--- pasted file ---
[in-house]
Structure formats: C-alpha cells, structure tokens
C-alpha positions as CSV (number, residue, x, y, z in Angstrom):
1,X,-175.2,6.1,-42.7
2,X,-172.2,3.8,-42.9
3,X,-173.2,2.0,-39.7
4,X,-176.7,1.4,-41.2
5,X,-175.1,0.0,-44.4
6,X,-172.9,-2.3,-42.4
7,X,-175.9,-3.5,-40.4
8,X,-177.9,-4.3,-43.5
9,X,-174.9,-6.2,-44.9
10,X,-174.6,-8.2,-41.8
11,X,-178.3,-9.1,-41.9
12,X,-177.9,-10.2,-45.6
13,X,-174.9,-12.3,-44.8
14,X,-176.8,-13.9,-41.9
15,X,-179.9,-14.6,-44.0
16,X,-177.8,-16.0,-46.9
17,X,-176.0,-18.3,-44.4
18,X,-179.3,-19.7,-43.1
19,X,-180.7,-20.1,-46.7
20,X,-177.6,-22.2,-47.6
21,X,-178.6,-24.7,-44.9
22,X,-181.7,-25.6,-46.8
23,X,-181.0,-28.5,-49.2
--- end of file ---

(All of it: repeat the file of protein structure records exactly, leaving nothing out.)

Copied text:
[in-house]
Structure formats: C-alpha cells, structure tokens
C-alpha positions as CSV (number, residue, x, y, z in Angstrom):
1,X,-175.2,6.1,-42.7
2,X,-172.2,3.8,-42.9
3,X,-173.2,2.0,-39.7
4,X,-176.7,1.4,-41.2
5,X,-175.1,0.0,-44.4
6,X,-172.9,-2.3,-42.4
7,X,-175.9,-3.5,-40.4
8,X,-177.9,-4.3,-43.5
9,X,-174.9,-6.2,-44.9
10,X,-174.6,-8.2,-41.8
11,X,-178.3,-9.1,-41.9
12,X,-177.9,-10.2,-45.6
13,X,-174.9,-12.3,-44.8
14,X,-176.8,-13.9,-41.9
15,X,-179.9,-14.6,-44.0
16,X,-177.8,-16.0,-46.9
17,X,-176.0,-18.3,-44.4
18,X,-179.3,-19.7,-43.1
19,X,-180.7,-20.1,-46.7
20,X,-177.6,-22.2,-47.6
21,X,-178.6,-24.7,-44.9
22,X,-181.7,-25.6,-46.8
23,X,-181.0,-28.5,-49.2